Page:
NBC News File
Patients taking Celebrex in a trial had twice as many heart attacks as those taking a placebo, Pfizer said.
updated 12/18/2004 8:51:00 PM ET 2004-12-19T01:51:00

The U.S. Food and Drug Administration is advising doctors to consider alternatives to pain reliever Celebrex in the wake of a study that showed it increased the risk of heart attack and strokes at high doses.

Pfizer Inc. said Friday it will leave Celebrex on the market, although the same problems led Merck & Co. to withdraw its painkiller Vioxx from the market in September.

“We’re leaving open all regulatory decisions as we move forward. But we do not have a decision on the fate of the product,” Acting FDA Commissioner Lester Crawford said Friday. “We do have great concern about this product (Celebrex) and the class of products.”

Crawford said doctors should think about other types of drugs to help patients relieve pain. Doctors said they were already inundated with calls from nervous patients and were pledging to curtail their use of the drug.

Video: Examining FDA process The disclosure sent Pfizer’s stock tumbling Friday amid fears it would cripple sales of what had been the most-prescribed drug for treating arthritis. Shares of Pfizer, the world’s largest pharmaceutical maker, plunged $3.23, to close at $25.75 on the New York Stock Exchange. The decline wiped out almost $25 billion of Pfizer’s market value.

Both Celebrex and Vioxx are a type of drug called cox-2 inhibitors. Vioxx was pulled from the market in September because it doubled patients’ risk of heart attack and stroke.

“I think the trial concludes the controversy about whether there is a class effect of these drugs. Now there is clear evidence of it,” said Dr. Garret A. FitzGerald, a cardiologist at the University of Pennsylvania. “You would need to believe the earth is flat if you thought this was just a coincidence.”

National Institutes of Health director Dr. Elias Zerhouni said that he ordered a full review of the more than 40 agency-supported studies involving cox-2 inhibitors.

Risk at high doses found
News of the increased heart risk for Celebrex patients came in one of two long-term cancer prevention trials.

The National Cancer Institute, which was conducting the study for Pfizer, said patients in the clinical trial taking 800 milligrams of Celebrex had a 3.4 times greater risk of cardiovascular events compared to a placebo. For patients in the trial taking 400 milligrams of Celebrex the risk was 2.5 times greater. The average duration of treatment in the trial was 33 months.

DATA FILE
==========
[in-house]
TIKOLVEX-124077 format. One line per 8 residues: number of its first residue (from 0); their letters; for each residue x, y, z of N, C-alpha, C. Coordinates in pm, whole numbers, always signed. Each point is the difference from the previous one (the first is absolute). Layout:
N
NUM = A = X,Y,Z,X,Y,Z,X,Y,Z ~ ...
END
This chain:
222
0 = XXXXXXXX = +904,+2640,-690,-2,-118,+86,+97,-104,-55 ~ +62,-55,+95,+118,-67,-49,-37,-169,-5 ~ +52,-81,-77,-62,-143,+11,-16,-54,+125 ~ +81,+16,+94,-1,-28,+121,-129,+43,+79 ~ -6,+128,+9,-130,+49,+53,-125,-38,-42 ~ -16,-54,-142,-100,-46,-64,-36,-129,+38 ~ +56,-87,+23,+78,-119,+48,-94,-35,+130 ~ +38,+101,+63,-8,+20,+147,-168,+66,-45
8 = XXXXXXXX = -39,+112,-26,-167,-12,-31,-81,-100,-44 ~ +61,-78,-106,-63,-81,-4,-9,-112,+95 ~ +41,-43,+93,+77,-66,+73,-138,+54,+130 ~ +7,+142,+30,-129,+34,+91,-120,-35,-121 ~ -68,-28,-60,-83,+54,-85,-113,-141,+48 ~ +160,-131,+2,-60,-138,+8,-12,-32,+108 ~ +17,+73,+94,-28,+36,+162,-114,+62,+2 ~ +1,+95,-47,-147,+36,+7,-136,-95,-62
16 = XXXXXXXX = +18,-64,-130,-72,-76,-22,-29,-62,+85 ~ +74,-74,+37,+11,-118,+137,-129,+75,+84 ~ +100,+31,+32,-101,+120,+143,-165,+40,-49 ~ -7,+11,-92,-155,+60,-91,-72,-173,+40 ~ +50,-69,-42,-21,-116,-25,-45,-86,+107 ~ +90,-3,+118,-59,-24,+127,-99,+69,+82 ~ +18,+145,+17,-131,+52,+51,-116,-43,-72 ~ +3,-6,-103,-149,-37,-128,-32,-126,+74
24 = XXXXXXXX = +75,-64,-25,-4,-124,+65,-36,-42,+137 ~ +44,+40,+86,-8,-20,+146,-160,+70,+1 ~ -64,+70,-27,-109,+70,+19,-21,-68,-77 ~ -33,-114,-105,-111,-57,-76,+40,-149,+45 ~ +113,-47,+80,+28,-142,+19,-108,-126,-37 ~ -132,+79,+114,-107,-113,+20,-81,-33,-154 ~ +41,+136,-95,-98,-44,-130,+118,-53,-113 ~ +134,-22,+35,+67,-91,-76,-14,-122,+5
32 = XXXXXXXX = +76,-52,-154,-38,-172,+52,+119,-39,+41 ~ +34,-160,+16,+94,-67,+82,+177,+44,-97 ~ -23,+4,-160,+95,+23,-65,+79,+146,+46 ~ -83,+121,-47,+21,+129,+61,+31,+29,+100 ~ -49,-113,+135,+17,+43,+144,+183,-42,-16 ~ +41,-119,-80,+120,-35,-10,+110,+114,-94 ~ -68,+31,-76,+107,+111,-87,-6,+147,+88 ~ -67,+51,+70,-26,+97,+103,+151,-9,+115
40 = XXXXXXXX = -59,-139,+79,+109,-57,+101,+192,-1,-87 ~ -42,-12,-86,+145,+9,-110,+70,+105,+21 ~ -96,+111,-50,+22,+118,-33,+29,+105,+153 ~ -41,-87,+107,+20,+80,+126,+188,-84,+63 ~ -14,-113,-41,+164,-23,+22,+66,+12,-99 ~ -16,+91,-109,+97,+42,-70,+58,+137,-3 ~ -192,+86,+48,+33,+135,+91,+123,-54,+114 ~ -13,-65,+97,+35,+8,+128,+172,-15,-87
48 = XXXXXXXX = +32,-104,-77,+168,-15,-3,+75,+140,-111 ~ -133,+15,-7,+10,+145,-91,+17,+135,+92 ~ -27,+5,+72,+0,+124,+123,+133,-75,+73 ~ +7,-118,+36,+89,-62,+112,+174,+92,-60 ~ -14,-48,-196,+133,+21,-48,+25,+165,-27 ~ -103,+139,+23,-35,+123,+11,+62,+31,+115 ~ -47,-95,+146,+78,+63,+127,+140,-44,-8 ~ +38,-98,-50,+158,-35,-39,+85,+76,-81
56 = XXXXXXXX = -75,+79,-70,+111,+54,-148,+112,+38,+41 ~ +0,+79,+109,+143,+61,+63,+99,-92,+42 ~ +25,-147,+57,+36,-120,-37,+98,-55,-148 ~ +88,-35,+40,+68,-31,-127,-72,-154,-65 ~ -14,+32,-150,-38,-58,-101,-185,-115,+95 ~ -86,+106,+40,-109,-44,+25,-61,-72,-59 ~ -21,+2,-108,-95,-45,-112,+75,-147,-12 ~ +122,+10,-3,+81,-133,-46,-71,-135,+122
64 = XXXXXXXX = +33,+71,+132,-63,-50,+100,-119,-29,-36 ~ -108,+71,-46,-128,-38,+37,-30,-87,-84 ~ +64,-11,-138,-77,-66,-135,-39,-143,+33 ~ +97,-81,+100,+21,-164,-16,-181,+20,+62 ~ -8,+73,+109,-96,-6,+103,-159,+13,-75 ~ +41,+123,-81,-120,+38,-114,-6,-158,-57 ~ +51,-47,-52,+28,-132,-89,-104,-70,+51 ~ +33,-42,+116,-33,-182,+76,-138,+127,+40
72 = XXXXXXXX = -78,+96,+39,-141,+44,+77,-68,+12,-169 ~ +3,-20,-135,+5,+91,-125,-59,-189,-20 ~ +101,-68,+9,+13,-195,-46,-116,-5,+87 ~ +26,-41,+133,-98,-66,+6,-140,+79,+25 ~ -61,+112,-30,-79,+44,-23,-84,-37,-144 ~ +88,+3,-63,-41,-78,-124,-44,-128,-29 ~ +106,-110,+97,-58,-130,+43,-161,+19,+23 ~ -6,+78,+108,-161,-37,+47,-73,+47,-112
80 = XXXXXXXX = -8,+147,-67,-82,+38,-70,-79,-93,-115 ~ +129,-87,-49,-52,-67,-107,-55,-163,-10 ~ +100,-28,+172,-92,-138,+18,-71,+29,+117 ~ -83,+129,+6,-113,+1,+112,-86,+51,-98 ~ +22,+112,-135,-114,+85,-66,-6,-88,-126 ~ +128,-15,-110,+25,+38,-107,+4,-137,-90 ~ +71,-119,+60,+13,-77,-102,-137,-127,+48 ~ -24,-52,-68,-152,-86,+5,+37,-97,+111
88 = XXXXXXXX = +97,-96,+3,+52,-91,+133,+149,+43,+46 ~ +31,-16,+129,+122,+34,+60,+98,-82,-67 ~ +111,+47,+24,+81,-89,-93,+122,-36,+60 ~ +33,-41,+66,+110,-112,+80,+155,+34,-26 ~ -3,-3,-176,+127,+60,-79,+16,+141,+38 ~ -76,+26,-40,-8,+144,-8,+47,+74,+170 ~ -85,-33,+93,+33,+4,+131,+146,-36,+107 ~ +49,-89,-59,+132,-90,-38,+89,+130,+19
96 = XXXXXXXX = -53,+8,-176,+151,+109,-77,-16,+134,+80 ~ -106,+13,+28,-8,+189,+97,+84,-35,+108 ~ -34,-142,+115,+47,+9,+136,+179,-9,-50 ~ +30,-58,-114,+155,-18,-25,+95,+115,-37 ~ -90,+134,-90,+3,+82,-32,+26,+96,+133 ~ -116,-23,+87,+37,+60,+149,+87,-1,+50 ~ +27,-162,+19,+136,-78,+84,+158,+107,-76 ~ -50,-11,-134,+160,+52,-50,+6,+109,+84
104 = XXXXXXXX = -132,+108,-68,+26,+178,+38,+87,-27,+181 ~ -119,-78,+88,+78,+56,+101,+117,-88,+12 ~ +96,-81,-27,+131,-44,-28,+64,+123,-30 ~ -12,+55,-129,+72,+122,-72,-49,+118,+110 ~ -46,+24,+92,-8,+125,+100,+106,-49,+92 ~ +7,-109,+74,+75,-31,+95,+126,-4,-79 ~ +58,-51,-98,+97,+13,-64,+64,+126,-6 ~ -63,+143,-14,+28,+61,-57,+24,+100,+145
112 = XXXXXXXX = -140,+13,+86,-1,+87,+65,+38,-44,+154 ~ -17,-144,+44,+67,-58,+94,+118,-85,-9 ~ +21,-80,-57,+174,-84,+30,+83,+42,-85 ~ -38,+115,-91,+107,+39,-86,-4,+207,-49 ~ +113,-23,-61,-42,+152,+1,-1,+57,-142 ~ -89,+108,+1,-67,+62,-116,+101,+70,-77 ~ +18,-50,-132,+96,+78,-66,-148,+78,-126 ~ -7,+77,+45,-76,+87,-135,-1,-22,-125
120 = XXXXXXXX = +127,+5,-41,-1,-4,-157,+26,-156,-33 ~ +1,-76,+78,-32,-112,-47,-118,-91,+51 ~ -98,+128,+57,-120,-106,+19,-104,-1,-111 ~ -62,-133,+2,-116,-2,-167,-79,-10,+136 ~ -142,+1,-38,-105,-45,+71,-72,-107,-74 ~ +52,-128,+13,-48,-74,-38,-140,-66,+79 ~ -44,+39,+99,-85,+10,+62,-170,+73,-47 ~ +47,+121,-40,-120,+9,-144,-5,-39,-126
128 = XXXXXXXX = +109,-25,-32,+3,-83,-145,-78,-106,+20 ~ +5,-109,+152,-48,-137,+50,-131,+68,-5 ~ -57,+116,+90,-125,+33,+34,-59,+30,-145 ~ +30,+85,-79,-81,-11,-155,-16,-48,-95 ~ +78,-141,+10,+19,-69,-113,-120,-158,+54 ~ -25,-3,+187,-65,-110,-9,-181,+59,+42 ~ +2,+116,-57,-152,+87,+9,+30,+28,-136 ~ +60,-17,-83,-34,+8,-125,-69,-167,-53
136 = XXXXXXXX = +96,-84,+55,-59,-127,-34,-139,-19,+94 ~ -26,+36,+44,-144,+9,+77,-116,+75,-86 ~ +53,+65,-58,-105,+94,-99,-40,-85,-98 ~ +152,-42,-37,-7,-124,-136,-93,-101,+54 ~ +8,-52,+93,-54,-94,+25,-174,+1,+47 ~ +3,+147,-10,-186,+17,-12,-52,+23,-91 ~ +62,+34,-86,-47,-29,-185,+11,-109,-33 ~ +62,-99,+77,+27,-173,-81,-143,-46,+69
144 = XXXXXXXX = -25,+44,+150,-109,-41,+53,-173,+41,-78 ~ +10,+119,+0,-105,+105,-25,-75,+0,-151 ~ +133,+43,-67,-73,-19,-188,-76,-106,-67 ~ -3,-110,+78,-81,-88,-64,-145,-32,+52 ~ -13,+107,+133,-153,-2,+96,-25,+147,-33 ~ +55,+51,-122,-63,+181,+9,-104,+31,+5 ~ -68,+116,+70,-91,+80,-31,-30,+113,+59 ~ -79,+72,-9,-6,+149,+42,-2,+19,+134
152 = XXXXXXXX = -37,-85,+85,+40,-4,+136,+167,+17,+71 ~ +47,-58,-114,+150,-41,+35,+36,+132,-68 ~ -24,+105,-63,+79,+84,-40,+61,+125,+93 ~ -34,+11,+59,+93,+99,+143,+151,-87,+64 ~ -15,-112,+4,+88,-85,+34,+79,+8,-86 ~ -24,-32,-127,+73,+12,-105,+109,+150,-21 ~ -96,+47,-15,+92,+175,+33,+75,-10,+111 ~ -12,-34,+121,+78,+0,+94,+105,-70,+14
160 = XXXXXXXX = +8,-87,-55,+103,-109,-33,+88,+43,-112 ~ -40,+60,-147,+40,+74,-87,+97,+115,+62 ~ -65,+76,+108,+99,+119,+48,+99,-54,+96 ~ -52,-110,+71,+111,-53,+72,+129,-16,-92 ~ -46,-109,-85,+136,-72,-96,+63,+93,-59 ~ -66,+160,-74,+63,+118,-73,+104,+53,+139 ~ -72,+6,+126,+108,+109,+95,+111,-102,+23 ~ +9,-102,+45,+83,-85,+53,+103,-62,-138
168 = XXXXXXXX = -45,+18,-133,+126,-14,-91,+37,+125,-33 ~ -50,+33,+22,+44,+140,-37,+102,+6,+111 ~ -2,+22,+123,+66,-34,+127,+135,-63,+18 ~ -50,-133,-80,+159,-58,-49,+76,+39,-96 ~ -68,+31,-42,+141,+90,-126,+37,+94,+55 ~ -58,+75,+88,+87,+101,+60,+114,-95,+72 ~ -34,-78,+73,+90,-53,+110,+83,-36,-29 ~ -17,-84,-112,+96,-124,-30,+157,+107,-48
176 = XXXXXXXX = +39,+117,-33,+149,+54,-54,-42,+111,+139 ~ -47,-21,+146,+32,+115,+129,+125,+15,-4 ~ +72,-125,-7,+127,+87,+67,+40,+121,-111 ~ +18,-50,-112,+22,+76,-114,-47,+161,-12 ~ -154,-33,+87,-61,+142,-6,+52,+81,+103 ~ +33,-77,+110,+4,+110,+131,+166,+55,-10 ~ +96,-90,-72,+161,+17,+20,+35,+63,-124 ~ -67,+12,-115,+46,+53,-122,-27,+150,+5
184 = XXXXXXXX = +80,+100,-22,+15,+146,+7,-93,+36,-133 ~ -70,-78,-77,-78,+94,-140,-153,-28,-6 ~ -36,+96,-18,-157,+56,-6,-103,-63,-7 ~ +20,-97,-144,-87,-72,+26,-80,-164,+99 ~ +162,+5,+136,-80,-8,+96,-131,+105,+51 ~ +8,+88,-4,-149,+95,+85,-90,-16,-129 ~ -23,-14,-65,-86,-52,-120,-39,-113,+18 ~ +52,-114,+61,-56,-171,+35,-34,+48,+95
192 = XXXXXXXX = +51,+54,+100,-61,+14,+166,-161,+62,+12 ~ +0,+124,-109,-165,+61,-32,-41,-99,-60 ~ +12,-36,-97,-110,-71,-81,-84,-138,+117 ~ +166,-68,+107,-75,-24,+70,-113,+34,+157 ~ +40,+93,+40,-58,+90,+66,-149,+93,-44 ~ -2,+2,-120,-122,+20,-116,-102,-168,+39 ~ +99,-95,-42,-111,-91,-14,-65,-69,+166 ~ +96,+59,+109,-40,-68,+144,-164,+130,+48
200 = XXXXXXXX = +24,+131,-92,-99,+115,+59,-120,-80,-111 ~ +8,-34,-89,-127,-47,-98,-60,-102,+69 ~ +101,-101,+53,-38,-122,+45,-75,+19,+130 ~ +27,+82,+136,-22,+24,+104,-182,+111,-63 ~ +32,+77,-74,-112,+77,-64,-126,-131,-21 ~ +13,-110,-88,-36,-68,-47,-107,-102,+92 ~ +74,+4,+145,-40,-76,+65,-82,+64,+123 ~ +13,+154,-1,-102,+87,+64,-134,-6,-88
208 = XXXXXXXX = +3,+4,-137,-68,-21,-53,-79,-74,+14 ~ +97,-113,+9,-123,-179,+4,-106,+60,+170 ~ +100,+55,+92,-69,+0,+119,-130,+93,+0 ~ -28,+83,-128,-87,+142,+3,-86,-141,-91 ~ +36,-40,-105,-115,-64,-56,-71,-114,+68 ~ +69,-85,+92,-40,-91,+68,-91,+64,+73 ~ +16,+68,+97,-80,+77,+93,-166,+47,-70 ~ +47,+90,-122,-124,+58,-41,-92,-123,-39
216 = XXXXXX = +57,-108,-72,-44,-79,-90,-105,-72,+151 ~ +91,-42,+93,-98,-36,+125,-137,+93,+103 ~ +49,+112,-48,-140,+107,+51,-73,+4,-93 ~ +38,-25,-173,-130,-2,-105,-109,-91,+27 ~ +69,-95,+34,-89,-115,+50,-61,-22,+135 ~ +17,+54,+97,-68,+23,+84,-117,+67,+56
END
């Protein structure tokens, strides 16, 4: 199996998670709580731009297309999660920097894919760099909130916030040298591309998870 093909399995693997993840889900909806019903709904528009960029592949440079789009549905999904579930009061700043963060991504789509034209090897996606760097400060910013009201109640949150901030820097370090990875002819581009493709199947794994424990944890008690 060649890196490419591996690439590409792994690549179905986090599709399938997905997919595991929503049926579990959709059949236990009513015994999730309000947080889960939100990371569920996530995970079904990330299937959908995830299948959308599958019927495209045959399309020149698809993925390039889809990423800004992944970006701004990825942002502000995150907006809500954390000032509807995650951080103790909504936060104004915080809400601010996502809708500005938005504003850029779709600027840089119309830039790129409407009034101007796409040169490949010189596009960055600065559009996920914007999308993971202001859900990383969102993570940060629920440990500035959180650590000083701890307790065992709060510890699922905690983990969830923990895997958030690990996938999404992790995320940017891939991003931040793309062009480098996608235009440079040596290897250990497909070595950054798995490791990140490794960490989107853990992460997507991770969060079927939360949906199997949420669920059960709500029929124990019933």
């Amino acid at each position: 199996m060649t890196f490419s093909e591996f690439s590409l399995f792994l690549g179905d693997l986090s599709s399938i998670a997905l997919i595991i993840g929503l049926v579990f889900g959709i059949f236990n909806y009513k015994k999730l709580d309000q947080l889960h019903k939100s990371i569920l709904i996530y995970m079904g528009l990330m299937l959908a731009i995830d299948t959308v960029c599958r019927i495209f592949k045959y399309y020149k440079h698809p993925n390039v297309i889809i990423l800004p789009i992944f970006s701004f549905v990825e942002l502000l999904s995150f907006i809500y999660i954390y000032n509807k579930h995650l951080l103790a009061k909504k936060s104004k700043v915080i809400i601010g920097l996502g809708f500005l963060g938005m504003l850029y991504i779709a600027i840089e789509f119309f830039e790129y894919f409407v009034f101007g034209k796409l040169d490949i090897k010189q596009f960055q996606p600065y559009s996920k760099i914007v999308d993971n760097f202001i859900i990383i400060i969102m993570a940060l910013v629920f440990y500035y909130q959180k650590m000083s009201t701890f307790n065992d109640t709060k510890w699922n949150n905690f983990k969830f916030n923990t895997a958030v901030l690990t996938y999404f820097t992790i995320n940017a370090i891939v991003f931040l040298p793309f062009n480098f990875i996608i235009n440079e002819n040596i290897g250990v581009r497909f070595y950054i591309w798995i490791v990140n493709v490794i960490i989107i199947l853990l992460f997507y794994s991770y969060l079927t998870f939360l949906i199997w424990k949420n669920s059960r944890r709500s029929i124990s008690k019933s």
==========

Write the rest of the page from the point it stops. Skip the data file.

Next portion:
In the 2,000 patient study, 15 individuals taking 400 mgs, 20 patients taking 800 mgs and 6 patients on placebo suffered either a cardiac-related death, heart attack or stroke.

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The study was intended to show whether Celebrex could prevent precancerous growths called polyps in patients that had already had at least one such growth.

A separate cancer study done by Pfizer found no increased heart risk with patients taking 400mg of Celebrex per day.

What next for Pfizer?
Pfizer chairman and chief executive Hank McKinnell, who takes Celebrex, told CNN’s Paula Zahn that he plans to continue using the drug. Dr. Joseph Feczko, president of worldwide development for Pfizer, said the results in the trial finding increased risk of heart attacks were inconsistent with the other cancer prevention trial and a “large body of data” that the company had collected.

Video: Pfizer's CEO reacts Feczko said that sales of Celebrex will continue because “it has not shown in totality that it increases the risk of heart attacks.” He said Pfizer still hadn’t seen the data from the NCI study so he couldn’t speculate on how the two trials could have such different outcomes.

FitzGerald, who has been critical of cox-2 inhibitors, said he doesn’t believe Pfizer should take Celebrex off market but must find the appropriate patient population for the drug. Cox-2s were developed to be gentler on the stomach than older pain relievers called nonsteroidal anti-inflammatory drugs, such as naproxen, that are associated with gastrointestinal problems. But unlike Vioxx, Celebrex was never statistically proven to decrease the risk of ulcers. It also doesn’t reduce pain better than older drugs.

For the first nine months of the year, worldwide sales of Celebrex more than doubled from a year earlier to $2.3 billion, accounting for 6 percent of Pfizer’s total sales of $37.6 billion during that period. Last year, Pfizer spent $87.6 million to advertise Celebrex, according to TNS Media Intelligence/CMR. It recently launched a new campaign for the drug and placed full-page ads in newspapers touting Celebrex’s safety in the wake of the Vioxx recall.

Those claims prompted U.S. Rep. Joe Barton, R-Texas, and U.S. Rep. John Dingell, D-Mich., to ask Pfizer on Friday for documents regarding Celebrex and Bextra, the company’s other Cox-2 inhibitor. They want to know what information Pfizer had about the NCI study when it made the safety statements.

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